- Are there libraries where you live? If so, what kinds of books can you find there? Are you able to get the books that you want? There is a library in a big city close to where I live. As I said, I don’t lend books from there. It’s pretty expensive and I buy most books anyway. But, I want to be clear, I buy my books because I can. I understand not everyone else can, so please go to the library if you enjoy it! From what I remember.. The books in the library were pretty dated. Popular series were available sometimes, but the library didn’t really order the books I wanted to read if I requested them.
- How prevalent are English published books where you live in bookstores? (For example, books printed by HarperCollins.) It really depends on the bookstore. While there is one big chain, most of the actual stores are franchises. They can decide whether they want to order English books. There are stores with no English books at all, and some have two displays full of English books.
- Do you use NetGalley or Edelweiss to request electronic galleys for review? If so, what kind of success rate would you estimate for you personally? I do! Even though Kal has these amazing guides on Edelweiss (feel free to link them here and here Kal 😉 ), I haven’t really had time to search through the books on the website. NetGalley works so much better for me, I receive almost all of the books I get. I’ve even gotten some books I’ve wished for! Maybe that’s why I don’t use Edelweiss that much.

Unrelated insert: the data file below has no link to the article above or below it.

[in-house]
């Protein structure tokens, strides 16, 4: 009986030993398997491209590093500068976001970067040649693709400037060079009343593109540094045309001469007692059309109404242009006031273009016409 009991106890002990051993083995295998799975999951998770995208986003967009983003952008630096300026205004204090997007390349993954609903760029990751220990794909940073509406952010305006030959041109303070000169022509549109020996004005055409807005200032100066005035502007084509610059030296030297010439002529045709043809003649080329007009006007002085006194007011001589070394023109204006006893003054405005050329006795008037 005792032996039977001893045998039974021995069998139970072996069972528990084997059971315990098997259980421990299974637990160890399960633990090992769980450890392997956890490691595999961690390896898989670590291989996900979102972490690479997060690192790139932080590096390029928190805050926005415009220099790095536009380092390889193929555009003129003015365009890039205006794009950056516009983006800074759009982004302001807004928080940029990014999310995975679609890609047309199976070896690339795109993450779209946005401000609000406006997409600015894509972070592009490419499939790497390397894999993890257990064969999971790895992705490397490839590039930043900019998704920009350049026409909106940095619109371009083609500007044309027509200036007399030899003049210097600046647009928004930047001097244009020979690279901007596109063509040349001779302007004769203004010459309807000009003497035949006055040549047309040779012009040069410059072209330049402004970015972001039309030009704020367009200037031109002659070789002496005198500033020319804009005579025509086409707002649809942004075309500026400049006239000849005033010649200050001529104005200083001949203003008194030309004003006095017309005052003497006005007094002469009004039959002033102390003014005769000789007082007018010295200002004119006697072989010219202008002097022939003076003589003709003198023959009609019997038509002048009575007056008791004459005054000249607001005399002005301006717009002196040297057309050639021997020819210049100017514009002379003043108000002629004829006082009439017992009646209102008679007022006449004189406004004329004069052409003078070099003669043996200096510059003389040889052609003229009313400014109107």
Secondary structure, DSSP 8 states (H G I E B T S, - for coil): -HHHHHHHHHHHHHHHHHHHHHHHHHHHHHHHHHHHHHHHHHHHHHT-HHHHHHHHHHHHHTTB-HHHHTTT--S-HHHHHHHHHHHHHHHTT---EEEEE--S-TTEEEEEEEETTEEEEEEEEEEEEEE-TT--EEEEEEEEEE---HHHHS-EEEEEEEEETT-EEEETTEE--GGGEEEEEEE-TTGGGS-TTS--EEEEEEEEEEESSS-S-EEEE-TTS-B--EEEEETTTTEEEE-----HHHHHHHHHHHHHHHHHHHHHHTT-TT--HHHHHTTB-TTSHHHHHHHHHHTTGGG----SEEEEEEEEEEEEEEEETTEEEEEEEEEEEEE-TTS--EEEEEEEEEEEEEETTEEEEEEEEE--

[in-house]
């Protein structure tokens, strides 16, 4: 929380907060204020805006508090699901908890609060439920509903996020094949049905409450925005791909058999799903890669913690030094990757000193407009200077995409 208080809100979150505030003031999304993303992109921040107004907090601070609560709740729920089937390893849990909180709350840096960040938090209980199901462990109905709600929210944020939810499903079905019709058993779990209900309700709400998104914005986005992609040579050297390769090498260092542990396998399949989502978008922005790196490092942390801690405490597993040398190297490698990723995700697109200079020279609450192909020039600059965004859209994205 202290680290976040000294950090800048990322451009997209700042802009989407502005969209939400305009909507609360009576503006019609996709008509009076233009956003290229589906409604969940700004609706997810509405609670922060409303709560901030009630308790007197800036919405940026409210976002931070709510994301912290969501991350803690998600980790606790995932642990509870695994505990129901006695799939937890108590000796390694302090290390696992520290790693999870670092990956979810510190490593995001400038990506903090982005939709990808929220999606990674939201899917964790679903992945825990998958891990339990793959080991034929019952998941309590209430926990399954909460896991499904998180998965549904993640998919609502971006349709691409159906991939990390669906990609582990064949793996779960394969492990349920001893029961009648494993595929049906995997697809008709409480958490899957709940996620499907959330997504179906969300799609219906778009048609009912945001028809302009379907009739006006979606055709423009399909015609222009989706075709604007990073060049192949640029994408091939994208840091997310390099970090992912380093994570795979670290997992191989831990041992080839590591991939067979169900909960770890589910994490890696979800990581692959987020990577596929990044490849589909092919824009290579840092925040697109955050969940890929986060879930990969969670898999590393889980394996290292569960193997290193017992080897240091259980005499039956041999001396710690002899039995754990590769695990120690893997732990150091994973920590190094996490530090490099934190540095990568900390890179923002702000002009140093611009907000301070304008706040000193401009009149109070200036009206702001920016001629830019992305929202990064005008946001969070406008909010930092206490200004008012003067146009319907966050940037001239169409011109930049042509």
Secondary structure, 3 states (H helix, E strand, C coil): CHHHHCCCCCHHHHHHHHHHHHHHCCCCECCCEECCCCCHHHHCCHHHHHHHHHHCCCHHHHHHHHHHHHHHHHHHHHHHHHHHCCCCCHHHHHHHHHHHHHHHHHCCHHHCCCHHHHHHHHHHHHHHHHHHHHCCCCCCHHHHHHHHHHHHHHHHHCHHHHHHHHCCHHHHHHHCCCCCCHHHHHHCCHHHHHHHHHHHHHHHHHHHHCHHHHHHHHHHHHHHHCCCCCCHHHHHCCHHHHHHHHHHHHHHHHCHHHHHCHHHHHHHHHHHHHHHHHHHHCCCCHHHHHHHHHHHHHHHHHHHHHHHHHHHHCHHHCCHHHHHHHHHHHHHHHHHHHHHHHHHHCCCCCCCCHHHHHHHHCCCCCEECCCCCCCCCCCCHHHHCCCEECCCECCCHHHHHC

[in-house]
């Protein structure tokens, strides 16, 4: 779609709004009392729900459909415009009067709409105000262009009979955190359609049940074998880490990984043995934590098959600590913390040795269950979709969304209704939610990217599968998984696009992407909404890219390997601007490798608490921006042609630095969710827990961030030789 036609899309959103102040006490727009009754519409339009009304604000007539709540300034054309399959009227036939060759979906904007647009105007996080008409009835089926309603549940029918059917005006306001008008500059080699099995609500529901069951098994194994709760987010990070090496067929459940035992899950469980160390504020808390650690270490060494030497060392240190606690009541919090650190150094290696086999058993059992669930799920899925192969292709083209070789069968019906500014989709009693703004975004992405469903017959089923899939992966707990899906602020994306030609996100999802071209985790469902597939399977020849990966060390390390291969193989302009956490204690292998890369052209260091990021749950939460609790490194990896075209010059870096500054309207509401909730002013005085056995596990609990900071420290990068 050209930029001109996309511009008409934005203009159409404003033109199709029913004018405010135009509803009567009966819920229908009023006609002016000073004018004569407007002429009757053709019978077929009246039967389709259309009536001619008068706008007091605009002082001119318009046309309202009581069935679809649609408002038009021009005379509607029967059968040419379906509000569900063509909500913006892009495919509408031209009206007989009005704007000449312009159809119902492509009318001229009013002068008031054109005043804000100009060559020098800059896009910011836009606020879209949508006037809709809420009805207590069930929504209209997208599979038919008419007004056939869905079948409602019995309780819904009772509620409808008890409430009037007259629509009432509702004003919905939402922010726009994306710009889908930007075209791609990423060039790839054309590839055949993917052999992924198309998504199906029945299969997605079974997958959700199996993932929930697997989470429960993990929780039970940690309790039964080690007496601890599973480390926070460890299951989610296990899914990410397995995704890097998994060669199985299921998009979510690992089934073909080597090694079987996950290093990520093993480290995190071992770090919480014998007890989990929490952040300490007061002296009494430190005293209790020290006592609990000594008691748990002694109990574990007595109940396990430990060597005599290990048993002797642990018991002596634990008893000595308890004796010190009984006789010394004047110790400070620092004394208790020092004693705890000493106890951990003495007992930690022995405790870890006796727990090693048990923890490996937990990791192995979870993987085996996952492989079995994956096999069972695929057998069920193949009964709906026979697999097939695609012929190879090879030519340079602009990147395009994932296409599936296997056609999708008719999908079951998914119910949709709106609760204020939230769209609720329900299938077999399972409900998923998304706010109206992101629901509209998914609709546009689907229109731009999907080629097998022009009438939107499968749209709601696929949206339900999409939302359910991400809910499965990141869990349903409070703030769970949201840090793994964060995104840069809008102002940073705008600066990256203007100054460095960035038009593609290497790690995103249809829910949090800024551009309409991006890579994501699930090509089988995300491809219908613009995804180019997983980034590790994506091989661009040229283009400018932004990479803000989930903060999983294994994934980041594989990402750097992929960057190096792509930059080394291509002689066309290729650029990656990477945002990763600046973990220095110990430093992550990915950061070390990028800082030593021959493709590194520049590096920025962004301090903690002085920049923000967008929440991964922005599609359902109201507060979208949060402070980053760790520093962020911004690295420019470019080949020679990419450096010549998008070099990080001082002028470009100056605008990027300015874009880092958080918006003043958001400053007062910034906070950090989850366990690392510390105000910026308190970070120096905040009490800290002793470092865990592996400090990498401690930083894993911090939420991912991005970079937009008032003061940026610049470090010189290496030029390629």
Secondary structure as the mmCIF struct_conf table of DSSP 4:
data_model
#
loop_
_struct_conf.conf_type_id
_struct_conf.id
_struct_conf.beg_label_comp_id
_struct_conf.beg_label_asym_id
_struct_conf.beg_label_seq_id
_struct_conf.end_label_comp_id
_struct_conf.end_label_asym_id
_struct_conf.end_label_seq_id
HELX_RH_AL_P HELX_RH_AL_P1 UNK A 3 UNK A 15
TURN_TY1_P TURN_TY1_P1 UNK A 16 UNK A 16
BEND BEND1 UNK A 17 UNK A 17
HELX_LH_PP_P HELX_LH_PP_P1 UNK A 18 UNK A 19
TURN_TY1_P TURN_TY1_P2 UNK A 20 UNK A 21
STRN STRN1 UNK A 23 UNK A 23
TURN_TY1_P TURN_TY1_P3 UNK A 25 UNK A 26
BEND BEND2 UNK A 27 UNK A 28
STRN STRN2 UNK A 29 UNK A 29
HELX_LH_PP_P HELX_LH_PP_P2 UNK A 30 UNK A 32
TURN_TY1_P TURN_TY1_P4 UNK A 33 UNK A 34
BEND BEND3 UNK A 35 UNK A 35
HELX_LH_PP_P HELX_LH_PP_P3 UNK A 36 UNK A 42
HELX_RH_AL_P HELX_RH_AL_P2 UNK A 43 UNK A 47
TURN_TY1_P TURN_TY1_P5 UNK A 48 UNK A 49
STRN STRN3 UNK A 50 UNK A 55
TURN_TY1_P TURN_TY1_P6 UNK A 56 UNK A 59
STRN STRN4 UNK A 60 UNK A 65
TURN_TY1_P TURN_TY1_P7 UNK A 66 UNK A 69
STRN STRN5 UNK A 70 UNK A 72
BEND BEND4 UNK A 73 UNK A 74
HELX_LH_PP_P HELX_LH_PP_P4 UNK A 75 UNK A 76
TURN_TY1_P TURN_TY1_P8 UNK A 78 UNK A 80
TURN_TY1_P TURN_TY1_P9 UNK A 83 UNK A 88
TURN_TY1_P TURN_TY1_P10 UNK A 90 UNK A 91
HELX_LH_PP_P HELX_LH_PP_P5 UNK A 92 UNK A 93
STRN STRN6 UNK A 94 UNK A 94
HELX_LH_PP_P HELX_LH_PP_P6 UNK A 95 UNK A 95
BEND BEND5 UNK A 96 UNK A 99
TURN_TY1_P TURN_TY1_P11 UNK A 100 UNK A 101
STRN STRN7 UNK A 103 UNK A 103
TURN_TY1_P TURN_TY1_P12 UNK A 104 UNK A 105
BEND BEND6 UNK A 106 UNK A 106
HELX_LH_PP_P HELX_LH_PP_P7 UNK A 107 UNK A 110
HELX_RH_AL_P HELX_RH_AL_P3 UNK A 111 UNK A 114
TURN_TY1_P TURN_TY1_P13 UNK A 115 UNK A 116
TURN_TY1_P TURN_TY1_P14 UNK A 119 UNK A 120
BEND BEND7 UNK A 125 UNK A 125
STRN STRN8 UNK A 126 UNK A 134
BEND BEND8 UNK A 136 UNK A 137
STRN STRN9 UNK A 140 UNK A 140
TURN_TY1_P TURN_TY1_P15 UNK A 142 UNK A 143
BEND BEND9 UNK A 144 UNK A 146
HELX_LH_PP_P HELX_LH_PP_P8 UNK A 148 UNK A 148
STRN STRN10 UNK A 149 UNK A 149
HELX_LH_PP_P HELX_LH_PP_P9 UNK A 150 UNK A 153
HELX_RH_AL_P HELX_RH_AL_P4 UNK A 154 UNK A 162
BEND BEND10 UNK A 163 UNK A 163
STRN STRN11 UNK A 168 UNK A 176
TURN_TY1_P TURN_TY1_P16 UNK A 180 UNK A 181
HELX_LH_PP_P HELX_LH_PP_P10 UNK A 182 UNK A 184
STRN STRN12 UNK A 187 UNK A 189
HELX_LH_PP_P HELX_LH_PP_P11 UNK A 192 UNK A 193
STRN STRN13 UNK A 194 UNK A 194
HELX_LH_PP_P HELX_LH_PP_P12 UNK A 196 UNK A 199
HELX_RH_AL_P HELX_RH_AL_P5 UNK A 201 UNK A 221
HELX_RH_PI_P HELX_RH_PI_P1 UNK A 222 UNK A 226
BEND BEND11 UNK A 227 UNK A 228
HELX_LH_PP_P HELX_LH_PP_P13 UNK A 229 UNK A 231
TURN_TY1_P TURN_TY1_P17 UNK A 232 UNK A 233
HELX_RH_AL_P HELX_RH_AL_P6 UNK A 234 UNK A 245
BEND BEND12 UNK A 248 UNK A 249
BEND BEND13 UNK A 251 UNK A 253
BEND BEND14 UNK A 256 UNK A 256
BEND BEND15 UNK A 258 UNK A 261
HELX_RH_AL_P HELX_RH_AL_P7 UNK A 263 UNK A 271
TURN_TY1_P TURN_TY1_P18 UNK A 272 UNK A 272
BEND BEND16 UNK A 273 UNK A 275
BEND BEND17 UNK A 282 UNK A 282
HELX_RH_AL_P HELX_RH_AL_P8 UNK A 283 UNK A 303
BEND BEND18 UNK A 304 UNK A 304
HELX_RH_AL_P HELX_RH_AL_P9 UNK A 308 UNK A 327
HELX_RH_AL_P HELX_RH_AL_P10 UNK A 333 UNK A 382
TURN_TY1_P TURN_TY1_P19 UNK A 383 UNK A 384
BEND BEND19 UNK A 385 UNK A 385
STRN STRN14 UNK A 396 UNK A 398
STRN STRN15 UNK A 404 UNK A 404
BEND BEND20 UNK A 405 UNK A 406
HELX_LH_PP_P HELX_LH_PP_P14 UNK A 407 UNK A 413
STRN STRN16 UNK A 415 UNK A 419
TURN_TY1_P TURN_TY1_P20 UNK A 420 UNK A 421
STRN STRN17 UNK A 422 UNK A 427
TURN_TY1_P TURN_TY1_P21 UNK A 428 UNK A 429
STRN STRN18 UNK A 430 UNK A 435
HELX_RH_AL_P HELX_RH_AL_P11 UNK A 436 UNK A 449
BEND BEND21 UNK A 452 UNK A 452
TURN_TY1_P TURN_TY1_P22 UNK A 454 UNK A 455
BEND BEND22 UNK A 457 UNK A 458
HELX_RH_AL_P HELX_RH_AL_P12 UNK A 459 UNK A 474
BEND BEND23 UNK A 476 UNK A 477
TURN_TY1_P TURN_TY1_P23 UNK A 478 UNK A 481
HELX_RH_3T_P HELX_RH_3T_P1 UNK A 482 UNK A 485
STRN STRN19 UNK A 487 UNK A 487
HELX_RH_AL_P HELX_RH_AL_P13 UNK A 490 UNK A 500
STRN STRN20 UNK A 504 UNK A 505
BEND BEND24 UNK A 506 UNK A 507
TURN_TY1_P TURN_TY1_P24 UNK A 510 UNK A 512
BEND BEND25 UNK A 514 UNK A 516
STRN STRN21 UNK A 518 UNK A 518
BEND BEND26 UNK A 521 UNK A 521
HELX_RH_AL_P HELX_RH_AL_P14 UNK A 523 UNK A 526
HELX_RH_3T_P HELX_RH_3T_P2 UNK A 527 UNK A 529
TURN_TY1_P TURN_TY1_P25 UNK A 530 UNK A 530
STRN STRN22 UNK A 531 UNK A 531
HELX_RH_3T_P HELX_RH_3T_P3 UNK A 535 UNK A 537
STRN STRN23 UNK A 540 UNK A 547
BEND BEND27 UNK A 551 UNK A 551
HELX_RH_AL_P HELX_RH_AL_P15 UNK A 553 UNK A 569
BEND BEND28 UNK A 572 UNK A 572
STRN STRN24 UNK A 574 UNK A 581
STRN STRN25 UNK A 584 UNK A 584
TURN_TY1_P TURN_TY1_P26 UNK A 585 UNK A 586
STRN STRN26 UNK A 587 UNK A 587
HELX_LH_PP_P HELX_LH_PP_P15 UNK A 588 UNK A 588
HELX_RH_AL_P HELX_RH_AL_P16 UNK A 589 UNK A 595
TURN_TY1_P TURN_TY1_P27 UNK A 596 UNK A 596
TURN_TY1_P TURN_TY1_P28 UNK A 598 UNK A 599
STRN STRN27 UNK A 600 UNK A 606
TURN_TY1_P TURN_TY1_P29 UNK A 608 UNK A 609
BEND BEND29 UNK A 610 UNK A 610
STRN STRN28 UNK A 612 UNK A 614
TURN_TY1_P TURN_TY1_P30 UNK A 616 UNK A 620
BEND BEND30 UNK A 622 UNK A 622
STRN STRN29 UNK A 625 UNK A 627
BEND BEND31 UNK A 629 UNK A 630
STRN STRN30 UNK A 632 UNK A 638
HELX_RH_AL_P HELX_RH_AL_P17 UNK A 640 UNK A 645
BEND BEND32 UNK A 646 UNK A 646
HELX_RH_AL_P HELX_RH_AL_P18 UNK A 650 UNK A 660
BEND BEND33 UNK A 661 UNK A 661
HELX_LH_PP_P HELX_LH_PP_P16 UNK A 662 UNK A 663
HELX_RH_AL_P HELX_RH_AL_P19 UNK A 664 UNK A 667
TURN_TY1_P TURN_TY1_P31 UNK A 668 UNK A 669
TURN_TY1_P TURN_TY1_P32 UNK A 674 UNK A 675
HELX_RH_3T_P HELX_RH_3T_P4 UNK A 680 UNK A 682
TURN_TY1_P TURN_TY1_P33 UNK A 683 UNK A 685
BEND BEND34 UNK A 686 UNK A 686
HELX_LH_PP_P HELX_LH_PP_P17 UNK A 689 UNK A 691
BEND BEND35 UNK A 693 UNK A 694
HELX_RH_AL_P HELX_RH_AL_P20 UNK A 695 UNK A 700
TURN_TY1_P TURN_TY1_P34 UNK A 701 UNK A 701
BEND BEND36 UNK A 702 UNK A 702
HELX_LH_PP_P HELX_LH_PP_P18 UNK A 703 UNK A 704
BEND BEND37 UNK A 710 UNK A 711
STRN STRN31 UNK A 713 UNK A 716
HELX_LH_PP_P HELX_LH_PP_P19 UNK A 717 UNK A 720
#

- Do you experience hurdles or barriers to access for the kinds of books that you read? Please explain if so. With the German Amazon and Book Depository there are almost no barriers. This doesn’t apply to things like pre-order incentives or exclusive editions though. My country is excluded from those, pretty much always. And Barnes and Noble doesn’t ship to the Netherlands anymore (well not officially, there is a way to have them sent to the Netherlands wooo).
- If you could make one change to the publishing landscape, what would you do? This is a tough question, because I would change so many things. But the most important one would be to have publishers listen to readers when it comes to marginalized groups. There are so many books that are being published that contain words/phrases/events/characters that are so hurtful to so many people. And it seems like there needs to be an enormous outcry before something is done about it. And most of the time readers get angry at the author while there is a publisher behind the author as well. One (or sometimes a team of people) that determines whether a story needs tweaking or not. They are just as responsible for the content they bring into the world.